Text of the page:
Tuesday, November 02, 2010


I was going to try and post this Sunday, but I ran out of time. I'm having one of my classes measure some tombstones for their lab activity. They'll collect data on the width of marble tombstones a measurement at the top, and one at the bottom. Then they'll plot the change in thickness versus the date on the grave.

This is a pretty easy and fun activity - it's got some good pedagogy, too. It forces the students to actively participate in the learning activity, students have an opportunity to collect, graph, and analyze data. It also has connections with interesting and current research in the weathering rates of various materials.

I'm having the students use rulers, rather than calipers - I feel like the risk of damaging the grave markers is too high with students using a couple dozen steel calipers. I may try to get some inexpensive plastic-jawed calipers in the future. As a test, I gathered a few measurements from a nearby cemetery to see if students would be able to get usable data. Most of the thickness variation was more than 1mm, so they should get precise enough measurements to see a general trend. At the end of the week, we'll collate all the measurements and then the students will analyze and plot the class data - turning in a lab report next week.

My quick data collection produced a weathering rate estimate of about 0.03 mm/yr, which is fairly slow, compared to some other locations. But my data set is pretty small - and I suspect a few of these gravestones were "resurfaced" in some way.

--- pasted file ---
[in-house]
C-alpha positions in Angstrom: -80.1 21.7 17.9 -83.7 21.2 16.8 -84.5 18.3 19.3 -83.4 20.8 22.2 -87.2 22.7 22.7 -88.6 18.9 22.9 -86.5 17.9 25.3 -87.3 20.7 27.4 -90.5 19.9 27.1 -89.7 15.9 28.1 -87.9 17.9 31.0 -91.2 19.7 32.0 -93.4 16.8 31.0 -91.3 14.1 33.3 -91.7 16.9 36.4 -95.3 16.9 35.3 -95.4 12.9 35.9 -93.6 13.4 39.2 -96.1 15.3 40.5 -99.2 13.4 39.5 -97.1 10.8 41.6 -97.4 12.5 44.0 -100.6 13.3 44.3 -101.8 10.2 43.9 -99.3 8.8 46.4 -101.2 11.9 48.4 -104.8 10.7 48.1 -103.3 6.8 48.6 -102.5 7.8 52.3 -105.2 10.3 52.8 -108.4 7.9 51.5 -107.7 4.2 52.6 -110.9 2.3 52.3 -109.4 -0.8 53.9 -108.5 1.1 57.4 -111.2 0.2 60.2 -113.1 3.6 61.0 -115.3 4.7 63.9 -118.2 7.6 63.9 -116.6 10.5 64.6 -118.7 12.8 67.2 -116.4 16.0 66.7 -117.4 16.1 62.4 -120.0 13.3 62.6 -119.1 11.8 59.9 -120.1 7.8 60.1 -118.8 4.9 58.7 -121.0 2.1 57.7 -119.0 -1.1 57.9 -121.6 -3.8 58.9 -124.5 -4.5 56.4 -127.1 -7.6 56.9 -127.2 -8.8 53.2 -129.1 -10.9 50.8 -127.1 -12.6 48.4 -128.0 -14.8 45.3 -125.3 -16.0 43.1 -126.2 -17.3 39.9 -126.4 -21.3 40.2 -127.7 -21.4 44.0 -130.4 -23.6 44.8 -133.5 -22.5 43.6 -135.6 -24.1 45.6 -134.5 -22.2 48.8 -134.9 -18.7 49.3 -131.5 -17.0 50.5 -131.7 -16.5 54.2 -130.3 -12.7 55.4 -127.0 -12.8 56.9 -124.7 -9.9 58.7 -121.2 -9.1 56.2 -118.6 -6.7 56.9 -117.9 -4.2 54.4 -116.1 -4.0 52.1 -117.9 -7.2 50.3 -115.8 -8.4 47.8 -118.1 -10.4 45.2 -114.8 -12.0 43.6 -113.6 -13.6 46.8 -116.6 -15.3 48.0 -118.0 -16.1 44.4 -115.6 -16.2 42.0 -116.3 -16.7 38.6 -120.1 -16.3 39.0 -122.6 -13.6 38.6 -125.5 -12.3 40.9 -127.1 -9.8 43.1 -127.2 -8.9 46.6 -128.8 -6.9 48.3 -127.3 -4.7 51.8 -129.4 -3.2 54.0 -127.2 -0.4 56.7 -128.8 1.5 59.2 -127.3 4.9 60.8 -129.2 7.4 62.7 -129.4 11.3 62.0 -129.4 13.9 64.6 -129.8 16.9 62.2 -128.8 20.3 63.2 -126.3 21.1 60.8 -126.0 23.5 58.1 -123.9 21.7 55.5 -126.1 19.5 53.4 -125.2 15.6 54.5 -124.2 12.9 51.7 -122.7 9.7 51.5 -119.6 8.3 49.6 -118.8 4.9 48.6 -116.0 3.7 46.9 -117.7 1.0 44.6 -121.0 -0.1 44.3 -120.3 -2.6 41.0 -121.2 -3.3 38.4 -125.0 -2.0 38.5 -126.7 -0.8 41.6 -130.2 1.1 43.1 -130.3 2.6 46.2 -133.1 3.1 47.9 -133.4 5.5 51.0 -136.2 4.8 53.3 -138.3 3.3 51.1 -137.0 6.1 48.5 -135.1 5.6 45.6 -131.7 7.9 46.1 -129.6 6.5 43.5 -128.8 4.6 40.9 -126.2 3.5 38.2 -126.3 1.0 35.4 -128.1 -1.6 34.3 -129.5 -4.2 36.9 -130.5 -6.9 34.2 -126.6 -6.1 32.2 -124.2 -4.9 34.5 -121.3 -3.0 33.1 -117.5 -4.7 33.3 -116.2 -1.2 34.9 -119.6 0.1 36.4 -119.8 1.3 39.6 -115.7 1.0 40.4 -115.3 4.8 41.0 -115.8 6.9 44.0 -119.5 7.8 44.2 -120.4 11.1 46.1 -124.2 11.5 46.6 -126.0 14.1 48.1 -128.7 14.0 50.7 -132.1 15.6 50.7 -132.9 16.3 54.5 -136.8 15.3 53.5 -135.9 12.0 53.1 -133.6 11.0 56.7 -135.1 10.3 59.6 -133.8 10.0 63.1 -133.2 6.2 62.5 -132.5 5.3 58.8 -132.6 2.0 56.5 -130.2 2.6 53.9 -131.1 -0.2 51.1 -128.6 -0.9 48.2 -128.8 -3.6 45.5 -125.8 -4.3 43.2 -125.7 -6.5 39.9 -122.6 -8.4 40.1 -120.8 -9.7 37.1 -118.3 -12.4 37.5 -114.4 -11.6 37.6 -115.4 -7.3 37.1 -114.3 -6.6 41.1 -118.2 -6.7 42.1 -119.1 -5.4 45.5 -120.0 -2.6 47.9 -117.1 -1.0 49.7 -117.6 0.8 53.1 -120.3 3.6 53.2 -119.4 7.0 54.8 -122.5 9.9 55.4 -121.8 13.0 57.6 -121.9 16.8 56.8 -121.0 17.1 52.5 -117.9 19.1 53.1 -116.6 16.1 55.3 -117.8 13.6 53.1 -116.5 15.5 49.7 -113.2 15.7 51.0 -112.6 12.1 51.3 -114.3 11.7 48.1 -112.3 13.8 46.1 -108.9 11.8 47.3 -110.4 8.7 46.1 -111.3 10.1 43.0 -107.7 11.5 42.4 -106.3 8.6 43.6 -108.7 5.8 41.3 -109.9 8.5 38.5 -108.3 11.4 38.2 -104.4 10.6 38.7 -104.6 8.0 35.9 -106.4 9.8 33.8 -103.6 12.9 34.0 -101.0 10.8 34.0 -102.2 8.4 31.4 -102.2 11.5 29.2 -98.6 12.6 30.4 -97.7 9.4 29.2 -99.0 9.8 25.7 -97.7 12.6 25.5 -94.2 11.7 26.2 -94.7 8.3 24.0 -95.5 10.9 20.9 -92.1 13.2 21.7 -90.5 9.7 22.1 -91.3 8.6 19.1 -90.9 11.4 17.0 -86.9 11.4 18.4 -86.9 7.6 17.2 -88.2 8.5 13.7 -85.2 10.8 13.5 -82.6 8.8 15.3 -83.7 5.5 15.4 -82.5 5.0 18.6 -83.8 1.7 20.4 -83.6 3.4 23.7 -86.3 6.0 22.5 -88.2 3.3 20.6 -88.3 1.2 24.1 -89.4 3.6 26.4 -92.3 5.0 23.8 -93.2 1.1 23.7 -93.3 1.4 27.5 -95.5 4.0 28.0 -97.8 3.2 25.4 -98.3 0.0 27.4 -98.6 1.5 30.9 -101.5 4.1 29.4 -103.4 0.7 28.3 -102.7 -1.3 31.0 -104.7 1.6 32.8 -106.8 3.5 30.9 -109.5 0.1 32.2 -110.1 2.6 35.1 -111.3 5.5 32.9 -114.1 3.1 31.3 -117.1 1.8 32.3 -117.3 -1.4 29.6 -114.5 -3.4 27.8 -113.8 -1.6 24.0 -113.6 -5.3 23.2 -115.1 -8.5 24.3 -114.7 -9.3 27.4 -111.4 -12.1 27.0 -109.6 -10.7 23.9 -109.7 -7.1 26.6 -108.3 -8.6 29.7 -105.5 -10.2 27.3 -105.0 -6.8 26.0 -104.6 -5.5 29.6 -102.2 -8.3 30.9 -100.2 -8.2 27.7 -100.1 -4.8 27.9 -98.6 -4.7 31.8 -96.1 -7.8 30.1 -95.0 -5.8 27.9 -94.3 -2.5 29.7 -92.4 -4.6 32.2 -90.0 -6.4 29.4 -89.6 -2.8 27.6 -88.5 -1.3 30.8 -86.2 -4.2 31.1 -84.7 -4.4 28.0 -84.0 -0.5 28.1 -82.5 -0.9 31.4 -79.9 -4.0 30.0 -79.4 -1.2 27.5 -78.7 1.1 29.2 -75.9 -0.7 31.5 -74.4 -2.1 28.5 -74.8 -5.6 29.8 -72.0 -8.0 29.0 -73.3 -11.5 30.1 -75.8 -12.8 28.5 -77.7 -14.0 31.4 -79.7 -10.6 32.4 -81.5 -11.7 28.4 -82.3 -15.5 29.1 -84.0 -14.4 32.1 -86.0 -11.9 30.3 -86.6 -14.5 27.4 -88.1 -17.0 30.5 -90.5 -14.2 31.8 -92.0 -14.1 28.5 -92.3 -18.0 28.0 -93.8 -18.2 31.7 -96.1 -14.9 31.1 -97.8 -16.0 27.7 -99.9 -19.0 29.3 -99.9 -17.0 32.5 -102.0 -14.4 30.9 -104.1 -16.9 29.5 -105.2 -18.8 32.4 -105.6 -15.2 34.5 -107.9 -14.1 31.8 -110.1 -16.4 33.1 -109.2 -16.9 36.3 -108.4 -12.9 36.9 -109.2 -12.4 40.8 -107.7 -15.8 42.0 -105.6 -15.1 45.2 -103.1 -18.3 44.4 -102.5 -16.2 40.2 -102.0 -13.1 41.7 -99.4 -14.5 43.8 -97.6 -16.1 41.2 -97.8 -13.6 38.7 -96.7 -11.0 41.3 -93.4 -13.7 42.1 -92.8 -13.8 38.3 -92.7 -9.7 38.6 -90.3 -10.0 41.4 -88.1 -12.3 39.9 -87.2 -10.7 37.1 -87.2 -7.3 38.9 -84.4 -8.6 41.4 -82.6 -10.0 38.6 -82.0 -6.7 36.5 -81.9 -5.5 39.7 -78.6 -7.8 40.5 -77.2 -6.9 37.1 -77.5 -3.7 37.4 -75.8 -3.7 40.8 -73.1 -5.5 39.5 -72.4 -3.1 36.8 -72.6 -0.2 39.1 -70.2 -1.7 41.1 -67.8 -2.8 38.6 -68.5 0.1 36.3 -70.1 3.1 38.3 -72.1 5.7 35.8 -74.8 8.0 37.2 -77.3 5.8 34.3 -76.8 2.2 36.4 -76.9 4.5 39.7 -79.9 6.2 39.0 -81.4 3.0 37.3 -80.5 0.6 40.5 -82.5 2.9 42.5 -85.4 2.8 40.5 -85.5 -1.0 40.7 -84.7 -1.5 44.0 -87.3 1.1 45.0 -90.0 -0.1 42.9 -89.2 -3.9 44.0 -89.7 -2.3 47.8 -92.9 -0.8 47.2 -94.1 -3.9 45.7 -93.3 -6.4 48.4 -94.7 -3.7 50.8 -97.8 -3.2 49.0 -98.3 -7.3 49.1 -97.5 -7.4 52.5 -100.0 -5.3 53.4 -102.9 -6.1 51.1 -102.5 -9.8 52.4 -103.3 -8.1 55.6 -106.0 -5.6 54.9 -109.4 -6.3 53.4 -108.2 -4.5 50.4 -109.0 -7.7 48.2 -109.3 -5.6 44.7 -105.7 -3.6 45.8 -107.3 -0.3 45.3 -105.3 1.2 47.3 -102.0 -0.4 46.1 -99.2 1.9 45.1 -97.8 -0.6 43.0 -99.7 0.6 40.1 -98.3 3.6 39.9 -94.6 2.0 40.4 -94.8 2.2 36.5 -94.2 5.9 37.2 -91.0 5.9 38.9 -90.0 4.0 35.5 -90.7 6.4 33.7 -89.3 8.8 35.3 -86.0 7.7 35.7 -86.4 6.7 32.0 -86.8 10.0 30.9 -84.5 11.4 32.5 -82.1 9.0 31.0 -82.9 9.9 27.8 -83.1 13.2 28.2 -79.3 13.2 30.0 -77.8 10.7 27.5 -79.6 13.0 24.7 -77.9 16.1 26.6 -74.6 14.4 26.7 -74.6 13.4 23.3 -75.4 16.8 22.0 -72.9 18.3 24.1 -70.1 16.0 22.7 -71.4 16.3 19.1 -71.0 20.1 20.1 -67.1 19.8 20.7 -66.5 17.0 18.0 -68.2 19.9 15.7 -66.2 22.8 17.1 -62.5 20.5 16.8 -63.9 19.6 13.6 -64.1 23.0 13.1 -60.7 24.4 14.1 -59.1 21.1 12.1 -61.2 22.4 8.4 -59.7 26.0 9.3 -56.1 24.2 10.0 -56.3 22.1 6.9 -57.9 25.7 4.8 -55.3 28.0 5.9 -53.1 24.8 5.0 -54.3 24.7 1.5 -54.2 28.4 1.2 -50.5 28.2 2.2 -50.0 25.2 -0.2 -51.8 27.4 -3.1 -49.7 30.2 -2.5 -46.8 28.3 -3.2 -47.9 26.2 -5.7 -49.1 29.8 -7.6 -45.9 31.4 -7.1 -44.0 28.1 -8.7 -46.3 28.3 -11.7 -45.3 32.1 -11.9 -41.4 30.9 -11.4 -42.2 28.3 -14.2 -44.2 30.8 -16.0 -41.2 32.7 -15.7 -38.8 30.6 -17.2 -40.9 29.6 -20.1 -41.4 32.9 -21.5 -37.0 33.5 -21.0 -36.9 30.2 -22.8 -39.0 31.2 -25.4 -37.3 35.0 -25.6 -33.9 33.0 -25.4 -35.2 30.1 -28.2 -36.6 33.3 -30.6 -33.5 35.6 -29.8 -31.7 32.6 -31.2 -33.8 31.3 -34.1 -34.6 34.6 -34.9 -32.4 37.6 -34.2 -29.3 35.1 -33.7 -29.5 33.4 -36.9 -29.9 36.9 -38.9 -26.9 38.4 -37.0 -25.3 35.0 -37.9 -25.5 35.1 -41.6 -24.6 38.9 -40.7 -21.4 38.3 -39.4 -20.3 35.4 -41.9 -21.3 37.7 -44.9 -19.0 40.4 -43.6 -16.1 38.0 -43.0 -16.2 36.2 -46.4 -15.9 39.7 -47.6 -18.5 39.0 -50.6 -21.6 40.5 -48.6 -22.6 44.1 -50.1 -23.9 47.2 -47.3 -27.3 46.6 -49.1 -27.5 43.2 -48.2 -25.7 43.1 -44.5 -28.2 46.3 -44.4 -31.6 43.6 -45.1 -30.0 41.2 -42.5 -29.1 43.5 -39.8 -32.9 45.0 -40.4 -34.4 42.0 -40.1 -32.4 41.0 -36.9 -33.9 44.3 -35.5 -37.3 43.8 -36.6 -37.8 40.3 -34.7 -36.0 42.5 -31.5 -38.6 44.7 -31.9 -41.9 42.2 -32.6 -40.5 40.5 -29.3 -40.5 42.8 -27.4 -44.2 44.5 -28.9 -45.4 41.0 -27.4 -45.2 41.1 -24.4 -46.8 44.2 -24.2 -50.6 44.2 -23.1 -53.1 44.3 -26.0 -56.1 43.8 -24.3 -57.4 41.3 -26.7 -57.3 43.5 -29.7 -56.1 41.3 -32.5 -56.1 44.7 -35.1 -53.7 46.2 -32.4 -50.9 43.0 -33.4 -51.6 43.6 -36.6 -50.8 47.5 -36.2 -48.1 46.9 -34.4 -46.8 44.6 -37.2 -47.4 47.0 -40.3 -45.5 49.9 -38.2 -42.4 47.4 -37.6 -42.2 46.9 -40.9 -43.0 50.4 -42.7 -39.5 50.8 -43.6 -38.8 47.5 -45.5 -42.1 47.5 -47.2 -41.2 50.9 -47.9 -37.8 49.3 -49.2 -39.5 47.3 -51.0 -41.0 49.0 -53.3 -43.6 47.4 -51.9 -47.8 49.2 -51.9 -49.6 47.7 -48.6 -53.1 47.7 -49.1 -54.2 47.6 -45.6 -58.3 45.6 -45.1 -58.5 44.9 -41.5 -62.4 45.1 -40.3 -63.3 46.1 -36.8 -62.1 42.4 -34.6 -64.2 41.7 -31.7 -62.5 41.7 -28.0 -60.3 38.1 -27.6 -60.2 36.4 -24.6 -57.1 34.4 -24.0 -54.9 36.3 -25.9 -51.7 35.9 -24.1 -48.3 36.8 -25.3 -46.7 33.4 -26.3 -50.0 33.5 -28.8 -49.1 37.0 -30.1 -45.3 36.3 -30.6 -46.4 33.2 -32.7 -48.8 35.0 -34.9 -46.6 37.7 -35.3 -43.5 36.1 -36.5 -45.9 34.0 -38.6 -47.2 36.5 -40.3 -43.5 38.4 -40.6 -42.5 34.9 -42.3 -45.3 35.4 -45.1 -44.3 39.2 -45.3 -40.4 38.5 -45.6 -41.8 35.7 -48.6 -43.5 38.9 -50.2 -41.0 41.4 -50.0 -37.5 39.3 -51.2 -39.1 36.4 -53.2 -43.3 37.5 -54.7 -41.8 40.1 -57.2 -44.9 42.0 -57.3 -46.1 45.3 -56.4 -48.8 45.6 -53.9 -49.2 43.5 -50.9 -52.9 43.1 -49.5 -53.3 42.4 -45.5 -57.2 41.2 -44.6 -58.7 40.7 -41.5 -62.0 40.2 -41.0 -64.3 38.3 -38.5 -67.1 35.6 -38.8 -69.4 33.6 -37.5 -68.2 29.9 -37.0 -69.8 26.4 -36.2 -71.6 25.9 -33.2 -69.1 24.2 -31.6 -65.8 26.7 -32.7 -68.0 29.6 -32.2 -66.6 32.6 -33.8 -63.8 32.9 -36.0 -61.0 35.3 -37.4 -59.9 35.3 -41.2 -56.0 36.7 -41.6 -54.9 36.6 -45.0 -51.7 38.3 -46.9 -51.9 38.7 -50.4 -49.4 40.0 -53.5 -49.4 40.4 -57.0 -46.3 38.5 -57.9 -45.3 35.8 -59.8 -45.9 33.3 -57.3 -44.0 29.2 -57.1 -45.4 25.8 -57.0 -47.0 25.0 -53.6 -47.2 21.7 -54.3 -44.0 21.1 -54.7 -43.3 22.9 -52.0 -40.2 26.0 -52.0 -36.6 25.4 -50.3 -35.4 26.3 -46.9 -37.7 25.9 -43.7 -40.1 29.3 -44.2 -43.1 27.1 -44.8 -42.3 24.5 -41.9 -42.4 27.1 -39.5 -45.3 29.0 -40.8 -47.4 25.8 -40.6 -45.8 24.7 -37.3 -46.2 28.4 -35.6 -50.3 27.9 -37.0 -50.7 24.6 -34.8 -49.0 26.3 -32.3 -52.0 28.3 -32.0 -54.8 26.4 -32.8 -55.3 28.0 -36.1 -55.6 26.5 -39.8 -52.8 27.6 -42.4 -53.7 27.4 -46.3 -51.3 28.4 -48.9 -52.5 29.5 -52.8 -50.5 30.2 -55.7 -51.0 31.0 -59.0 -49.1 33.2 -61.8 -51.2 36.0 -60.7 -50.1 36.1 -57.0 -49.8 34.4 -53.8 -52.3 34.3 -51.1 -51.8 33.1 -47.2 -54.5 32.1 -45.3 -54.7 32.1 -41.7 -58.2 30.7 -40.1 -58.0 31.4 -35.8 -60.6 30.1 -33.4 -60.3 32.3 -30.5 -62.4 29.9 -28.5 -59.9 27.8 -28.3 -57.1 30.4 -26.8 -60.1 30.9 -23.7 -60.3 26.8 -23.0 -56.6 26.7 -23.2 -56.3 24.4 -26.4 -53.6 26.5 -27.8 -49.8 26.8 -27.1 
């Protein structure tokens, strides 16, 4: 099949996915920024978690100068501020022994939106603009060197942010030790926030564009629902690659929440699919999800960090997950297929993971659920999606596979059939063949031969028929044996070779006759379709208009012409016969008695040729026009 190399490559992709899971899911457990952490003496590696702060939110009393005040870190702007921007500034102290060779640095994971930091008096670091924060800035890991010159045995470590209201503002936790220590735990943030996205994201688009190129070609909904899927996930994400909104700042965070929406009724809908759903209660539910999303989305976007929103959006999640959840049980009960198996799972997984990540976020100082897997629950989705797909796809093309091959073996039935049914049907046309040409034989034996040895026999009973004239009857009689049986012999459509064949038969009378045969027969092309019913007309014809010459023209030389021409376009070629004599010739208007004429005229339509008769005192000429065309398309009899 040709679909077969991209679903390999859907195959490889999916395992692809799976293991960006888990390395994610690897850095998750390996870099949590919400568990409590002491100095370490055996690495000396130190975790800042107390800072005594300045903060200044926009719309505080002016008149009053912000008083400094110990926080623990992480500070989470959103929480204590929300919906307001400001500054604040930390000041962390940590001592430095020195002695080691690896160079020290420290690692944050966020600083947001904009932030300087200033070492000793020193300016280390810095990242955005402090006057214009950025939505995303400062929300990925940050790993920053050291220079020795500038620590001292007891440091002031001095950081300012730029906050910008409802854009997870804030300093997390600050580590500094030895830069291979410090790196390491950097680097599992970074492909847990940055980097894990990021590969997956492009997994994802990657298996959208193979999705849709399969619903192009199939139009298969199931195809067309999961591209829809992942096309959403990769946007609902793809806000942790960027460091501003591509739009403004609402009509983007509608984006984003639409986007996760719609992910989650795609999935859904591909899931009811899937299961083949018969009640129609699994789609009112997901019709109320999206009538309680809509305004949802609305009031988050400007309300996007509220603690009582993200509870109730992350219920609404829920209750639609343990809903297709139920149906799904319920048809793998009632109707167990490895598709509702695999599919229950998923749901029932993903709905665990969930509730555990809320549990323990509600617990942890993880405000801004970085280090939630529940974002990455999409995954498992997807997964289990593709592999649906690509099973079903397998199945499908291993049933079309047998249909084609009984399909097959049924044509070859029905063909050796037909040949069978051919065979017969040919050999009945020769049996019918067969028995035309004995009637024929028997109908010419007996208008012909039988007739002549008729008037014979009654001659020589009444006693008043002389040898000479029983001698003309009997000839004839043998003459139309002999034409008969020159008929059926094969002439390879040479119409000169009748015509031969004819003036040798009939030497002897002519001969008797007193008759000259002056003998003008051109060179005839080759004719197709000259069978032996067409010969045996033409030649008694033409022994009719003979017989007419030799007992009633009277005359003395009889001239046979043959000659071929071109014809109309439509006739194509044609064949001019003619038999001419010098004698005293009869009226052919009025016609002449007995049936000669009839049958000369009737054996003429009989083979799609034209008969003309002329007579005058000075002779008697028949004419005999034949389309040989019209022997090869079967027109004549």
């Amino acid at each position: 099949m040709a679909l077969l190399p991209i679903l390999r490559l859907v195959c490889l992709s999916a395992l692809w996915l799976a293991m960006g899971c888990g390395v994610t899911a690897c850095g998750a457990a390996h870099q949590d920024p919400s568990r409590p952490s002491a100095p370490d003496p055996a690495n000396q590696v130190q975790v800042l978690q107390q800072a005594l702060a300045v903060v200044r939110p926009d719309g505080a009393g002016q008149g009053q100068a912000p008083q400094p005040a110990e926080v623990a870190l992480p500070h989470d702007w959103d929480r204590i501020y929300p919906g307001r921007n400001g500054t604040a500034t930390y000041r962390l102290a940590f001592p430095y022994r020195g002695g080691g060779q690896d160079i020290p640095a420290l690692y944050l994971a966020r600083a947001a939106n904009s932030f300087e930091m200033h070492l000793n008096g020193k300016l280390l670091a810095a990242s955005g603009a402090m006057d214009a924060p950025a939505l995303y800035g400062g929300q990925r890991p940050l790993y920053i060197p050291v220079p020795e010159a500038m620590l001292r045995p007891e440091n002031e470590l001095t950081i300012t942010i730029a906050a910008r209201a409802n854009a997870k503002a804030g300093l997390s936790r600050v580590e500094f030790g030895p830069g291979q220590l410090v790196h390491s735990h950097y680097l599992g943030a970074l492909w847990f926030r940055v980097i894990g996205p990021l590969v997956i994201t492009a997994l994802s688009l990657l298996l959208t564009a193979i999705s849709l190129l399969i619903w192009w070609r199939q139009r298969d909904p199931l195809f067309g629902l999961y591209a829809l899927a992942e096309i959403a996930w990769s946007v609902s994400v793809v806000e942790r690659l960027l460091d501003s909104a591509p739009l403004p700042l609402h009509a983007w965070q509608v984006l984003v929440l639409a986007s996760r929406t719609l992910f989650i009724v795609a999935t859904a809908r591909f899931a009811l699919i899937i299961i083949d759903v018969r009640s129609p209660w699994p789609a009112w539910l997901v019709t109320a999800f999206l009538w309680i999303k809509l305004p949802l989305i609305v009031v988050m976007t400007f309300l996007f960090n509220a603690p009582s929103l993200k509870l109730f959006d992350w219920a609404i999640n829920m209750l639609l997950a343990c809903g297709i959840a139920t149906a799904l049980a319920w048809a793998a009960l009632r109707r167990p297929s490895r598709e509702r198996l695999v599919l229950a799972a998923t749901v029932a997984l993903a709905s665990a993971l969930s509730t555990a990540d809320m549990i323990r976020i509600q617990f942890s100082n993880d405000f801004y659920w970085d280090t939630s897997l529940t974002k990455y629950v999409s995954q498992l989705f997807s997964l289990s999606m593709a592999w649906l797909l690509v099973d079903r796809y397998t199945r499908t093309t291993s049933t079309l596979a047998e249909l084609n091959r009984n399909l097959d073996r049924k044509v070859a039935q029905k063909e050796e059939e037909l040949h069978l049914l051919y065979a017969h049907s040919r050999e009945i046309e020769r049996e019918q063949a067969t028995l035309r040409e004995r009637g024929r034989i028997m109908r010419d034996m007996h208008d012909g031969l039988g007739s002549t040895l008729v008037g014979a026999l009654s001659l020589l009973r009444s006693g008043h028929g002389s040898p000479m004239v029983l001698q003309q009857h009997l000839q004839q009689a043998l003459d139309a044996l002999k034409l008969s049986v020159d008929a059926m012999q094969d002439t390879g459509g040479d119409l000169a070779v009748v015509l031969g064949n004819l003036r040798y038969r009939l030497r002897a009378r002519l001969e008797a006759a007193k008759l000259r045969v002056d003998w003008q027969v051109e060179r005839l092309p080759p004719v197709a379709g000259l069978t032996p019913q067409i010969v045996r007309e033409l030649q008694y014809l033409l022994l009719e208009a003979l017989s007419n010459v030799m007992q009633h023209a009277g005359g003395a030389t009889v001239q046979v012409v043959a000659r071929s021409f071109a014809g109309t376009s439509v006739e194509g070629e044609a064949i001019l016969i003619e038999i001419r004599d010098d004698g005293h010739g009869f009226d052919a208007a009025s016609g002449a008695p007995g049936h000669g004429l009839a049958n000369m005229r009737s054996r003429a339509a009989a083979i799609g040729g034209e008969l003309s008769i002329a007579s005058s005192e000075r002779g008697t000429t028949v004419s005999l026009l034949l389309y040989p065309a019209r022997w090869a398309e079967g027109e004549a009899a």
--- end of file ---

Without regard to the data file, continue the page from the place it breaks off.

A few links:

I based my lab activity off of the SERC's weathering rate activity write up:

GSA is sponsoring a research/outreach program about gravestone weathering, too - some cool and time-appropriate citizen science:


  1. I should have my mom do this - she's the historian of her town in WNY... and always visiting cemeteries searching for answers to genealogic mysteries. She could build quite a database I'm sure... cool idea.

  2. Why does weathering create a width difference along a tombstone?

  3. I suppose it should be more accurately described as a change in thickness (across the shorter dimension). The underlying assumption being that the vertical marble slab will weather faster at the top compared to the base (since rain falls from above). Alternately, if the ground-level moisture is constantly high, the base will weather away faster than the top.

    There's a bit of detail I'm glossing over with the activity - the main thing is to get students thinking about rates of change.

  4. Awesome idea. I'm going to post a link to this on my blog as well (I think it fits in well with my theme). One comment, do you think that the weathered limestone from the top of the tombstone would reprecipitate on the bottom, making the bottom larger than it originally was?

  5. @Jazinator: It's possible that there are some more complex carbonate reactions taking place. I don't know if re-ppt'n at the base would be measurable with calipers across the entire thickness of the stone, over these time frames. From looking at other stonework and masonry, I have seen calcium "stains" dripping down from the mortar and such.

    It could certainly could be a long, drawn-out process with lots of intermediate steps of re-precipitation occurring. I would suspect this kind of process to be more likely on large monuments, or stones that don't become completely wet. Arid places, or areas prone to light rains. If it's ground moisture, you might see more precipitation below the soil/air interface rather than the stone.